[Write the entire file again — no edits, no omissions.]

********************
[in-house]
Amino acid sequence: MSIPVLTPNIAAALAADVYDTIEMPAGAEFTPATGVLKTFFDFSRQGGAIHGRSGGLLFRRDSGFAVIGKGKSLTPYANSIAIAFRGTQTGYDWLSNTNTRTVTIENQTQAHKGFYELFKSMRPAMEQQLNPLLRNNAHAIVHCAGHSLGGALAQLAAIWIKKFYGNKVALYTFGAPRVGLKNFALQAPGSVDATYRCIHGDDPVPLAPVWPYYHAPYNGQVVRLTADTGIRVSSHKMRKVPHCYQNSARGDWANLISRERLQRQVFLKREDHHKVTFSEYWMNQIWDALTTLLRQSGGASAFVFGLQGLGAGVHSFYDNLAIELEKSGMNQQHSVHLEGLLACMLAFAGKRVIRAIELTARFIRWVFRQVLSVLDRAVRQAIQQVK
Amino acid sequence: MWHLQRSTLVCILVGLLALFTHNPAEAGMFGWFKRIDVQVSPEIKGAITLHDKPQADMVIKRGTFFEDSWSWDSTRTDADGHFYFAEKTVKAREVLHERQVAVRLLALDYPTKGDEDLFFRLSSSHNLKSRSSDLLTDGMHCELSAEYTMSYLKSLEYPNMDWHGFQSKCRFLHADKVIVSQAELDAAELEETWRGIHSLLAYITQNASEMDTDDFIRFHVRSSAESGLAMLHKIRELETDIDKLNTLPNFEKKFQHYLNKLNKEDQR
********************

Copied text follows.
[in-house]
Amino acid sequence: MSIPVLTPNIAAALAADVYDTIEMPAGAEFTPATGVLKTFFDFSRQGGAIHGRSGGLLFRRDSGFAVIGKGKSLTPYANSIAIAFRGTQTGYDWLSNTNTRTVTIENQTQAHKGFYELFKSMRPAMEQQLNPLLRNNAHAIVHCAGHSLGGALAQLAAIWIKKFYGNKVALYTFGAPRVGLKNFALQAPGSVDATYRCIHGDDPVPLAPVWPYYHAPYNGQVVRLTADTGIRVSSHKMRKVPHCYQNSARGDWANLISRERLQRQVFLKREDHHKVTFSEYWMNQIWDALTTLLRQSGGASAFVFGLQGLGAGVHSFYDNLAIELEKSGMNQQHSVHLEGLLACMLAFAGKRVIRAIELTARFIRWVFRQVLSVLDRAVRQAIQQVK
Amino acid sequence: MWHLQRSTLVCILVGLLALFTHNPAEAGMFGWFKRIDVQVSPEIKGAITLHDKPQADMVIKRGTFFEDSWSWDSTRTDADGHFYFAEKTVKAREVLHERQVAVRLLALDYPTKGDEDLFFRLSSSHNLKSRSSDLLTDGMHCELSAEYTMSYLKSLEYPNMDWHGFQSKCRFLHADKVIVSQAELDAAELEETWRGIHSLLAYITQNASEMDTDDFIRFHVRSSAESGLAMLHKIRELETDIDKLNTLPNFEKKFQHYLNKLNKEDQR